On Tuesday, December 14th, the leader of the Danish Social Democrats, Mette Frederiksen, announced a new coalition government. Politico.eu reports that the new government is “bipartisan” and breaks the Left-Right divide in Danish politics.
The technically tri-partisan government, which consists of the Social Democrats and the two centrist liberal parties Venstre and Moderaterne, announced its intentions on Wednesday. According to public broadcaster Danmarks Radio, the coalition has published a 60-page document covering all policy areas where it plans reforms.
At the top of their list of priorities is a tax reform with a more generous general exemption for all taxpayers and steeper marginal income taxes. The income tax rate will be lowered for earnings between DKK618,370 (€83,135) and DKK750,000 (€100,832). A new, higher bracket will be introduced for incomes above DKK2,500,000 (€336,000).
As compensation, the new coalition is planning for two new climate taxes, one on agriculture and one on air travel.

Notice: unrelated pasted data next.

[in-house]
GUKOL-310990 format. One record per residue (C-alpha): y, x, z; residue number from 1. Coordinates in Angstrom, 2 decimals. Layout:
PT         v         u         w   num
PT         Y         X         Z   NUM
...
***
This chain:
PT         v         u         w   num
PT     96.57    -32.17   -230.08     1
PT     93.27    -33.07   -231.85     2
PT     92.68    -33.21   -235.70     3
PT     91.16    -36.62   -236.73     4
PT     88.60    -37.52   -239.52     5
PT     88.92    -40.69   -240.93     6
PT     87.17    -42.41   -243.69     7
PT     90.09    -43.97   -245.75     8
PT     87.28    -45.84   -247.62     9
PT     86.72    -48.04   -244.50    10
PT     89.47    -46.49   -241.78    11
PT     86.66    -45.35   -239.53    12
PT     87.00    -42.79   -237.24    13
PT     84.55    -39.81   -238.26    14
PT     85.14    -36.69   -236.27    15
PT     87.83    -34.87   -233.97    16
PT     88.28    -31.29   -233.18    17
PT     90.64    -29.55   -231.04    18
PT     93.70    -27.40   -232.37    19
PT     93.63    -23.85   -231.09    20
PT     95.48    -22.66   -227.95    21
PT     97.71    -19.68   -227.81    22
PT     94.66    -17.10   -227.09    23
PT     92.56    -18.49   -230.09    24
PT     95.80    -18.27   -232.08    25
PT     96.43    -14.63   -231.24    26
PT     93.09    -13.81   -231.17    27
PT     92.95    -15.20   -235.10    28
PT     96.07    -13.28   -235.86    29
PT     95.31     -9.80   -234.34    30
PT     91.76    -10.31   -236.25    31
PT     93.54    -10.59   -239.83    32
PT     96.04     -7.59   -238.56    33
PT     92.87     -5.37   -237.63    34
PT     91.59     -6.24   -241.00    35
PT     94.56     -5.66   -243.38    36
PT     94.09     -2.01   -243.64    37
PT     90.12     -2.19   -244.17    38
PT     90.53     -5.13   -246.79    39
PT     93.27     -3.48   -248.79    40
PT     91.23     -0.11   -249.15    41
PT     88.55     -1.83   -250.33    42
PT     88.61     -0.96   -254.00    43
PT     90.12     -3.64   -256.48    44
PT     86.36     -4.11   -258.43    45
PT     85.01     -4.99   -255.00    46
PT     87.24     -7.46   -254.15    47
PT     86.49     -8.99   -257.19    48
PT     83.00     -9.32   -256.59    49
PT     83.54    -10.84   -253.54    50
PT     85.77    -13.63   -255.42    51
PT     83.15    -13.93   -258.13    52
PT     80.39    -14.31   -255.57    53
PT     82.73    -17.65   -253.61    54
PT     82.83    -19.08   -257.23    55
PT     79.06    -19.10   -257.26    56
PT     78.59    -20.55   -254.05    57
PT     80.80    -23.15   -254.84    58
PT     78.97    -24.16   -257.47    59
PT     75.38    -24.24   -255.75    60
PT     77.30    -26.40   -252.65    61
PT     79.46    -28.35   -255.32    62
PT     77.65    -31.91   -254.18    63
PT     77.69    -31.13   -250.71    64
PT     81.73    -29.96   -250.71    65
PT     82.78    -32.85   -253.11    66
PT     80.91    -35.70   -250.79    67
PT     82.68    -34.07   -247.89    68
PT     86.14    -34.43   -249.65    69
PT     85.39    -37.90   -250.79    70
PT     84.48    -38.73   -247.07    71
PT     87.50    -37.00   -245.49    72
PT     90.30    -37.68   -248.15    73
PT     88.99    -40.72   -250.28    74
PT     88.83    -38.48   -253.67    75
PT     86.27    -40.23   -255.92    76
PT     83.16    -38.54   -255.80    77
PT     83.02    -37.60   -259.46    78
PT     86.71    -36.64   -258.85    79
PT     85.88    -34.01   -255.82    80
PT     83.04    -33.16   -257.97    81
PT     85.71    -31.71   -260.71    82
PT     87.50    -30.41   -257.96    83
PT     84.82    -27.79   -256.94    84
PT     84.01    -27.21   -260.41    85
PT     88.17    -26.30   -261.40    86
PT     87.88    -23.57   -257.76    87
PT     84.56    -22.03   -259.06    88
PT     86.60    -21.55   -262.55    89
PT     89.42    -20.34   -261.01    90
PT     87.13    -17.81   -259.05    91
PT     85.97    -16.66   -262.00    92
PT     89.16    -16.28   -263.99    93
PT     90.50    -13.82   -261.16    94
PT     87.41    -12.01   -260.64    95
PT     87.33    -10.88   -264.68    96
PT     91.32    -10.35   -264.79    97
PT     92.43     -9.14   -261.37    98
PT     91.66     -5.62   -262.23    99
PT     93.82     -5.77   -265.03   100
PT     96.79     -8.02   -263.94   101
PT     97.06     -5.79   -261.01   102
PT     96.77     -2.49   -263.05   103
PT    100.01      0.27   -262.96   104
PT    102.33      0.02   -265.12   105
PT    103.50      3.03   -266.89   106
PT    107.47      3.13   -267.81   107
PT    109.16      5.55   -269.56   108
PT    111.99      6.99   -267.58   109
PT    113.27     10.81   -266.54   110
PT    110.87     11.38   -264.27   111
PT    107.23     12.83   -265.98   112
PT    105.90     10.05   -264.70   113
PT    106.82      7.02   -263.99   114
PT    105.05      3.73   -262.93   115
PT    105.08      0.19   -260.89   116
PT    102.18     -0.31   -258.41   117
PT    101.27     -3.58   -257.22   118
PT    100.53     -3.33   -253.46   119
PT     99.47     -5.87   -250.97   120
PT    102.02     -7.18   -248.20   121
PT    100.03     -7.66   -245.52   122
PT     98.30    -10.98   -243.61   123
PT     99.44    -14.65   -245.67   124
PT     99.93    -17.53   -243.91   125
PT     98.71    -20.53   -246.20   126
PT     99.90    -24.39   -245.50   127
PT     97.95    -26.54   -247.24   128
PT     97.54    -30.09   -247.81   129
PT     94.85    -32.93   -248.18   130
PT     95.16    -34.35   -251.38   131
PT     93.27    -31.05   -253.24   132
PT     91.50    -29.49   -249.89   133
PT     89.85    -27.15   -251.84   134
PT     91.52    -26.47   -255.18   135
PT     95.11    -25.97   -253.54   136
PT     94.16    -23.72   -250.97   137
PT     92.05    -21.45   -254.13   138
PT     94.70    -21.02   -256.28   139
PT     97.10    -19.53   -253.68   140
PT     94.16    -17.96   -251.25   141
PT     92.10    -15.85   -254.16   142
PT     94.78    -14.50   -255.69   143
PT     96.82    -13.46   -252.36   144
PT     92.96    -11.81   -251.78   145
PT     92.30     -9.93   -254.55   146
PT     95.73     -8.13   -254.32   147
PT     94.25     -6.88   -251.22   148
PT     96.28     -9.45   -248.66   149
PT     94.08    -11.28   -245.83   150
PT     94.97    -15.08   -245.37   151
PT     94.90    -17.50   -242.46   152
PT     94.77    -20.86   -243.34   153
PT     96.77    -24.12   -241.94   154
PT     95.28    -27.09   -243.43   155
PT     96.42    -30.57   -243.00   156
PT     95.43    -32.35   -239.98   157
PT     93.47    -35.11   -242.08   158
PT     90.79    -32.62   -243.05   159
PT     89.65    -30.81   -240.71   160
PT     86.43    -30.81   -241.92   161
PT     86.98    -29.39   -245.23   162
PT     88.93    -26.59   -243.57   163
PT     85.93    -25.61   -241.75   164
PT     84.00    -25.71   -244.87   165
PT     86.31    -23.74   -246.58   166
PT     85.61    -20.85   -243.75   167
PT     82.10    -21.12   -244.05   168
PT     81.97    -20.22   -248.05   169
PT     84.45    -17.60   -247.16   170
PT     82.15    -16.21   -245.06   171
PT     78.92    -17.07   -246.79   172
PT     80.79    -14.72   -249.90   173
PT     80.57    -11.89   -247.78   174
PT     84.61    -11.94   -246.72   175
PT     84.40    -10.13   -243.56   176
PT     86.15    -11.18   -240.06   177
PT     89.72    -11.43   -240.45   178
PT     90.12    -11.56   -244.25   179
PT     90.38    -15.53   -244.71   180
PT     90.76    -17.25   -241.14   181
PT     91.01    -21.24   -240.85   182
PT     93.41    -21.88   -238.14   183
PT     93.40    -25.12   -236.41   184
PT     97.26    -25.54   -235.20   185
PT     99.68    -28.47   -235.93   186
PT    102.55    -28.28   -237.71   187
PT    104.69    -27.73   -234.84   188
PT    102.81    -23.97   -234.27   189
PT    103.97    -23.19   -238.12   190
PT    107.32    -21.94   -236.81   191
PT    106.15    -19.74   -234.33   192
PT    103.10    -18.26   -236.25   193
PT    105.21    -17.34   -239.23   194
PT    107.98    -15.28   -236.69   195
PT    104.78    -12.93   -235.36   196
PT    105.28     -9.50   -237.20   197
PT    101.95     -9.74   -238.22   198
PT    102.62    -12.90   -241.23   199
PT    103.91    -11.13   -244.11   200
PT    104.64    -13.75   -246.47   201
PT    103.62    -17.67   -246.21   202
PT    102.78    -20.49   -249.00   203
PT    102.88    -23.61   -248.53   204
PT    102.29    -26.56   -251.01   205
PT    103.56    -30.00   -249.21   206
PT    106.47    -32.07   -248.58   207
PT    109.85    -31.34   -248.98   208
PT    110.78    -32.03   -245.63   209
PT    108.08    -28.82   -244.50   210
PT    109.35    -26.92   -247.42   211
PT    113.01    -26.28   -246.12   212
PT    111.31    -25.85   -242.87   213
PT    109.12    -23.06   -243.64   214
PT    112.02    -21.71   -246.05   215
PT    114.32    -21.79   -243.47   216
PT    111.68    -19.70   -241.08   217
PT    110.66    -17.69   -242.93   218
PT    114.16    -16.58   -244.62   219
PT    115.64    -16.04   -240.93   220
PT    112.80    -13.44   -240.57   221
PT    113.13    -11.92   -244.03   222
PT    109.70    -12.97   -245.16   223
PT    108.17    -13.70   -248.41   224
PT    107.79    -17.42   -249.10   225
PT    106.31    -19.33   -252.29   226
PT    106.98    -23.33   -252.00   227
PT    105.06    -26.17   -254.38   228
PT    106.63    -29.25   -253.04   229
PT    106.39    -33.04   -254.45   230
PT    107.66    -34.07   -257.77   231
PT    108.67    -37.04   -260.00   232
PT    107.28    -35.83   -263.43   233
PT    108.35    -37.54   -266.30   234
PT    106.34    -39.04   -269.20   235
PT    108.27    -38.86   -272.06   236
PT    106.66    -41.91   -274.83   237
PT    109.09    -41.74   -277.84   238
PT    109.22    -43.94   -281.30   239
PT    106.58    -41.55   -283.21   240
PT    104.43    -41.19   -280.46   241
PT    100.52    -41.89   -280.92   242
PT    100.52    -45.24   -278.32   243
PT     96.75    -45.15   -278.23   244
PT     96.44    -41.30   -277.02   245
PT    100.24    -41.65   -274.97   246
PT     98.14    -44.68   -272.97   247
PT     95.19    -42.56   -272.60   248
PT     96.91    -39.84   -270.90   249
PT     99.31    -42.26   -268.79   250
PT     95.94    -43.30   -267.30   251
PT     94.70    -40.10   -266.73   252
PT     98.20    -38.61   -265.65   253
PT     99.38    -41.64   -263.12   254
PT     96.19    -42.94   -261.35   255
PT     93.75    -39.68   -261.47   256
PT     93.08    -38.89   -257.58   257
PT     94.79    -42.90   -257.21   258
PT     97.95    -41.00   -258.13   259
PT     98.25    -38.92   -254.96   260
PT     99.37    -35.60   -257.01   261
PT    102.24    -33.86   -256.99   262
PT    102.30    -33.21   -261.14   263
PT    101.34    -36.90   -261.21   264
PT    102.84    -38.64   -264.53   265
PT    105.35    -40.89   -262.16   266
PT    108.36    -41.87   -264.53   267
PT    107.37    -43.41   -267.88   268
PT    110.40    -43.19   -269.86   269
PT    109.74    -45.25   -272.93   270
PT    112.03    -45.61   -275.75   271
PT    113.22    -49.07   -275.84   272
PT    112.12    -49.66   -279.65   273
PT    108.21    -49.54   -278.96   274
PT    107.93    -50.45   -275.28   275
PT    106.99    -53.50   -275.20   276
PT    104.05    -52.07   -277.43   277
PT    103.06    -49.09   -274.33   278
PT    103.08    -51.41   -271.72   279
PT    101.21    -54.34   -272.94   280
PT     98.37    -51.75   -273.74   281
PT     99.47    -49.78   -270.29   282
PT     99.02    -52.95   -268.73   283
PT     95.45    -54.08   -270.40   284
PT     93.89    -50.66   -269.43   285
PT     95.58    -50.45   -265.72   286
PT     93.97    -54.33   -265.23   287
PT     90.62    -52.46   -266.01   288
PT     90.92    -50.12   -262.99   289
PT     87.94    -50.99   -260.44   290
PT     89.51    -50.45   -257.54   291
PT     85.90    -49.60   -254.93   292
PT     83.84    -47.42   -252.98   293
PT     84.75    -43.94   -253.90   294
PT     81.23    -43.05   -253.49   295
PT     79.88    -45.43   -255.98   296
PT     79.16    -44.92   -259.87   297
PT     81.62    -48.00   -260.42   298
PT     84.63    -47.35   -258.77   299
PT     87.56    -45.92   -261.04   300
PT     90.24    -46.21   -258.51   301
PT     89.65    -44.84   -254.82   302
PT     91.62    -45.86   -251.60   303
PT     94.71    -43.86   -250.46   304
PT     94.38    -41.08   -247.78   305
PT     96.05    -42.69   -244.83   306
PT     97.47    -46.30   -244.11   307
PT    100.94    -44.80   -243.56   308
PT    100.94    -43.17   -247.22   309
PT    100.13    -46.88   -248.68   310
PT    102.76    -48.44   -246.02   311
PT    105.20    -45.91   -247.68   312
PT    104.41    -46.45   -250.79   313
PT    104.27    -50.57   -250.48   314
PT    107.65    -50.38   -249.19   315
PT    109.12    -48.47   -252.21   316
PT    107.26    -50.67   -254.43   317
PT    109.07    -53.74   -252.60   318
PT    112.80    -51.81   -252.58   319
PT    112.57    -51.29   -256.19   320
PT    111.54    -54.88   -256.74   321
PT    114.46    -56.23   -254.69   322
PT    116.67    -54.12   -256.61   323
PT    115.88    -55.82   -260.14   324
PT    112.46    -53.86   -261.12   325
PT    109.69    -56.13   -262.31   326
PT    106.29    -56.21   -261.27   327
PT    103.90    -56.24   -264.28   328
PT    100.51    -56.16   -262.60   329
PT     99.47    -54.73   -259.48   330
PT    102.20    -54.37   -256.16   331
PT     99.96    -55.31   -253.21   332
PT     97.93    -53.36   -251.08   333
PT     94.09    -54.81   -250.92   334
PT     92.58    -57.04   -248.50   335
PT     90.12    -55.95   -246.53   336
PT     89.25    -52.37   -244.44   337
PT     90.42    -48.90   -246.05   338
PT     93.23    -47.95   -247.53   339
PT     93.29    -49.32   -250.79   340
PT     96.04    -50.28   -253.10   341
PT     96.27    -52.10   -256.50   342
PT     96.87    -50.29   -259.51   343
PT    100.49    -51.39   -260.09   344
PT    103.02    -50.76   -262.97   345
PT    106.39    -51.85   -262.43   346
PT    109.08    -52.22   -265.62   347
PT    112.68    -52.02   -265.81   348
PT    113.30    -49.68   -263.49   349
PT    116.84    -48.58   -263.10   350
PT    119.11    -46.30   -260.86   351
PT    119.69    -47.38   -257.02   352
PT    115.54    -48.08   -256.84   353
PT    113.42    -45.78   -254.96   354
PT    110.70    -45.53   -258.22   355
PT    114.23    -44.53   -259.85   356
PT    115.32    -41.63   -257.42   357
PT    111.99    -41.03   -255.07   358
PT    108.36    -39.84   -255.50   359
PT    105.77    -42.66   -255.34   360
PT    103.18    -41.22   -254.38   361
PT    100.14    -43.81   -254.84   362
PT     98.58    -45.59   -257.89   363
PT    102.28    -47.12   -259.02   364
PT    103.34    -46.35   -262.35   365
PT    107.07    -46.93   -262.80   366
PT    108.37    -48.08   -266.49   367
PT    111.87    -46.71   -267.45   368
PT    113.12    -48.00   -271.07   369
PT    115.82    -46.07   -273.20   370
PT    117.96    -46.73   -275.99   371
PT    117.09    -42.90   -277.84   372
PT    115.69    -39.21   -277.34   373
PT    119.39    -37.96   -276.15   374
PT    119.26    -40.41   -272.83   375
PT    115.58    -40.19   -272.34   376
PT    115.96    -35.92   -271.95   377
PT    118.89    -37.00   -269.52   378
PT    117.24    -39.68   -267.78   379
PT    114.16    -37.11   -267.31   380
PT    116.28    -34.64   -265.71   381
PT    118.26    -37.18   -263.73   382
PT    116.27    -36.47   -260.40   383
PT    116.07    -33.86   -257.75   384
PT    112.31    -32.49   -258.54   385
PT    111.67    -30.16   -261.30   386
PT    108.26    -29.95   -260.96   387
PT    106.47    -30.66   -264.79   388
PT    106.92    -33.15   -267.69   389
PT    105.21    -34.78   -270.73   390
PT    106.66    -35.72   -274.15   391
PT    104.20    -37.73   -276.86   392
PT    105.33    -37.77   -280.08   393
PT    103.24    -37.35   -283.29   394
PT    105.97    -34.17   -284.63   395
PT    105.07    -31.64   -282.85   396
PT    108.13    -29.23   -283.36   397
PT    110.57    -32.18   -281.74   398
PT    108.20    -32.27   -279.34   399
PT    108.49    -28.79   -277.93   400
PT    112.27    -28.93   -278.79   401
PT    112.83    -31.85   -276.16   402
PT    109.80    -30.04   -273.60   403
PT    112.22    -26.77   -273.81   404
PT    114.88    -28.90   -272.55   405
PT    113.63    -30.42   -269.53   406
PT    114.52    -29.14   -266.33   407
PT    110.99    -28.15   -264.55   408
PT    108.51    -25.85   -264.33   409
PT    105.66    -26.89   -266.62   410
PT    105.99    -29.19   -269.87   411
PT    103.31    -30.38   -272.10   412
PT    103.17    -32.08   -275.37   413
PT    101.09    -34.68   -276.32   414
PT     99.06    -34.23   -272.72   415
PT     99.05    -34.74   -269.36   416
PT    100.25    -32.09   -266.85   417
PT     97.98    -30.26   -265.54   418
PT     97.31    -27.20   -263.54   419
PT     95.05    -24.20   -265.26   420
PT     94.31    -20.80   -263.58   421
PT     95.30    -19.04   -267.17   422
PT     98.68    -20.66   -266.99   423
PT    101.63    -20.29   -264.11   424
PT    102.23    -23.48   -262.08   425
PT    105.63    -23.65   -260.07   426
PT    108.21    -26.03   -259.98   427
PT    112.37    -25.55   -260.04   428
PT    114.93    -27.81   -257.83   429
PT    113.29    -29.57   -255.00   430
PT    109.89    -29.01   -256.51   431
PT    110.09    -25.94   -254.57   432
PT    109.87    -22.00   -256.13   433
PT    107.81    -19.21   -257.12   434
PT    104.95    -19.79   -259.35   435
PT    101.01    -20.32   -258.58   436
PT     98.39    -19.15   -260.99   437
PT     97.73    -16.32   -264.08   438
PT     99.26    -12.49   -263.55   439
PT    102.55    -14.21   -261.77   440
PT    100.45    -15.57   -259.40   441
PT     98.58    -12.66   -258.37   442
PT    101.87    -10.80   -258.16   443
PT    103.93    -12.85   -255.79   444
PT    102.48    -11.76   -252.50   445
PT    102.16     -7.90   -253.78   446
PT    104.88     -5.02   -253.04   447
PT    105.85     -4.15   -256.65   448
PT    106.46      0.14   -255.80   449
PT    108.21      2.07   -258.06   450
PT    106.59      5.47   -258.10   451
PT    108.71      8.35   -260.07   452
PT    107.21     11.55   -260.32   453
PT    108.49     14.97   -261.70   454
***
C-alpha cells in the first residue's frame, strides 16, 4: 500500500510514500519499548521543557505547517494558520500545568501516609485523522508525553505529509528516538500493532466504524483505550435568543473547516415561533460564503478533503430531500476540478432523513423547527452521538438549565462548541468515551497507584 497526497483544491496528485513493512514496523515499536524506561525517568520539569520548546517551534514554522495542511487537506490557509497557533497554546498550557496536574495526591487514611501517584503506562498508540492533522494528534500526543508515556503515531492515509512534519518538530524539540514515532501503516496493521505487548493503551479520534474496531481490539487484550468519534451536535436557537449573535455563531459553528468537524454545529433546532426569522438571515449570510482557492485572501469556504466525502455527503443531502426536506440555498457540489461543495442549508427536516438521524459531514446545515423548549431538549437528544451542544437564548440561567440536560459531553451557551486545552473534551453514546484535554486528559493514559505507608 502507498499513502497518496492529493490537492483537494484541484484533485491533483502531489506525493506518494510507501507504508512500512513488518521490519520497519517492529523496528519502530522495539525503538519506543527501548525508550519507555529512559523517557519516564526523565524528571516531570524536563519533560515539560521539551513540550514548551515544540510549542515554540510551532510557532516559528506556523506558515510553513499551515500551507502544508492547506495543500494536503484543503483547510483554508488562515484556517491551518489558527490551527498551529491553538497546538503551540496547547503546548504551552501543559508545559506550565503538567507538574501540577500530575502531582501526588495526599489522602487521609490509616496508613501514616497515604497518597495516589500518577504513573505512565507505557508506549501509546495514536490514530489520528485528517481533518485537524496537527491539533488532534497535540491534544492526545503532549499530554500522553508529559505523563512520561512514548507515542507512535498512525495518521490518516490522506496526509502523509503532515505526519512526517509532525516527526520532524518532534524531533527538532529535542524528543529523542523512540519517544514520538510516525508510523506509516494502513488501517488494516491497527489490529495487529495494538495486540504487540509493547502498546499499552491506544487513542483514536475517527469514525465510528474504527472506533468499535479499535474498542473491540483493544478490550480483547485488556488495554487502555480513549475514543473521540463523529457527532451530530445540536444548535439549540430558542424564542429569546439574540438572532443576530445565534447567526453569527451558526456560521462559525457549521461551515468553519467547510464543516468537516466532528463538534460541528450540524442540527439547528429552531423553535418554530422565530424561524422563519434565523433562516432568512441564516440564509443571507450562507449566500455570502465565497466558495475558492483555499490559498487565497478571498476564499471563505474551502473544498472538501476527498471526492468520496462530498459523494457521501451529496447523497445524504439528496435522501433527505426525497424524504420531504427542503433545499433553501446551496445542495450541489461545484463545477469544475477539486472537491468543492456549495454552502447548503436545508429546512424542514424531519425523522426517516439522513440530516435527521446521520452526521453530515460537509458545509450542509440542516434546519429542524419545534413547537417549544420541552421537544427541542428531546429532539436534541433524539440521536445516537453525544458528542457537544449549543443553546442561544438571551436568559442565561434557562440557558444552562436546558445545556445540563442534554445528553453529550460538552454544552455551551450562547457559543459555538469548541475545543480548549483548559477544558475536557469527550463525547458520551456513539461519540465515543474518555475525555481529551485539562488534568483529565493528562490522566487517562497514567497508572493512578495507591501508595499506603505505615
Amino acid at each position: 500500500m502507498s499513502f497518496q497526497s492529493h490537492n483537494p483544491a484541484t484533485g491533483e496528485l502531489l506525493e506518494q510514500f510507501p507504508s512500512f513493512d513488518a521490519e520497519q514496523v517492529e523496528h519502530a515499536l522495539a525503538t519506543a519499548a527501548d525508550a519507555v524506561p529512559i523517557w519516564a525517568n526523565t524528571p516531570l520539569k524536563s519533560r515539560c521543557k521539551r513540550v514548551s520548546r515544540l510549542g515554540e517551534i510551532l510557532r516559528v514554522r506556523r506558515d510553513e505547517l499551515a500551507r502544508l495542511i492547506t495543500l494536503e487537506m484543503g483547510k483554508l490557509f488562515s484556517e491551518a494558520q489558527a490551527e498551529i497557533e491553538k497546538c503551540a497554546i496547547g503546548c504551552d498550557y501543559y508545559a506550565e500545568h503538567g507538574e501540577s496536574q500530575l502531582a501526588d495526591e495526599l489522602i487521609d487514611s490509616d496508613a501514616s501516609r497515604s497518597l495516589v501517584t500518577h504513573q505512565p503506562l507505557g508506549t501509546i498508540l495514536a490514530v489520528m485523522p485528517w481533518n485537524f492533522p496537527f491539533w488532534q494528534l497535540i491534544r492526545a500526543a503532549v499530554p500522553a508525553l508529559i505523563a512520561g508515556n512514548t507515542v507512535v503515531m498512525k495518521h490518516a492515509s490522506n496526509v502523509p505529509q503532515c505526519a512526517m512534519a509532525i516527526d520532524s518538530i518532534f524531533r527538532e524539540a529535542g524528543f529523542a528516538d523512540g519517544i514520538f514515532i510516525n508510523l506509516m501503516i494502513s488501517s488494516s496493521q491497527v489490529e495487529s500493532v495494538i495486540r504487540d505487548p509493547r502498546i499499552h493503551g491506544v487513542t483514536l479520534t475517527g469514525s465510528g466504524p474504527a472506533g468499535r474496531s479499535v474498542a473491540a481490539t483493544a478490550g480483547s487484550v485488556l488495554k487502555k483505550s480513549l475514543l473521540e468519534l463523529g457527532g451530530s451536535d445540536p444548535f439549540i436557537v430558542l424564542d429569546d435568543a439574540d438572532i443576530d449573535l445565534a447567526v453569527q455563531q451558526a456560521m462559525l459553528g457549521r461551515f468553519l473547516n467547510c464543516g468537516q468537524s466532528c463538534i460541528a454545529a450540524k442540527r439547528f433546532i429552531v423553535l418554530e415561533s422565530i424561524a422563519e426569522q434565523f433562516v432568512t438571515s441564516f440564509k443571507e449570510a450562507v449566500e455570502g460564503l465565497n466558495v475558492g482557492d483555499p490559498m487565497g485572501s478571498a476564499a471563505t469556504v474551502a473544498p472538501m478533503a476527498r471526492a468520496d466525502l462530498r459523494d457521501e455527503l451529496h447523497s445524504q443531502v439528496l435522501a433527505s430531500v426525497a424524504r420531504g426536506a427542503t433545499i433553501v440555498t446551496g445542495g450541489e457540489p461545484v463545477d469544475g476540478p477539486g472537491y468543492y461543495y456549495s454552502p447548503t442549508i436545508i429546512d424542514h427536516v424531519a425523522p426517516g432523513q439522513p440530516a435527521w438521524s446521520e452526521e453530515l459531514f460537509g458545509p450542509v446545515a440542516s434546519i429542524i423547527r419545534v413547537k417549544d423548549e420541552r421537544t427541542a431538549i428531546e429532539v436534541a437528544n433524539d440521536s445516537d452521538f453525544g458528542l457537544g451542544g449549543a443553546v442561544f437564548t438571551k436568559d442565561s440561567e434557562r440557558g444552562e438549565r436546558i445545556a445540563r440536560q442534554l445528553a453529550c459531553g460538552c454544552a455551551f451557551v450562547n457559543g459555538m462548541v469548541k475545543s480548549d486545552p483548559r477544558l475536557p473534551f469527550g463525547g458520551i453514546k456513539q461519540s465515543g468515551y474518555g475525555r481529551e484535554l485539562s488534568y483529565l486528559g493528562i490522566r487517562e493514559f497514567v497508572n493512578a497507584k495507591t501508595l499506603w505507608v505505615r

One of the coalition partners, Venstre, has successfully negotiated a new reform in public education. The previous government introduced a heavily criticized socio-economic model for distributing students between secondary schools. Government has determined what schools children are to attend based on parental incomes.
The new government will replace the income component with student travel time instead, thus returning to a neighborhood-based school assignment system.
As part of Denmark’s long-standing ambitions to moderate immigration, the new government will work with the EU or other countries to establish a refugee processing center outside Europe. Resistance from left-wing parties kept the previous government from implementing such plans.
The new coalition is also planning to propose the cancellation of the Great Prayer Day as a national holiday. It was introduced in 1686 and has been celebrated on the Friday before the 4th Sunday after Easter.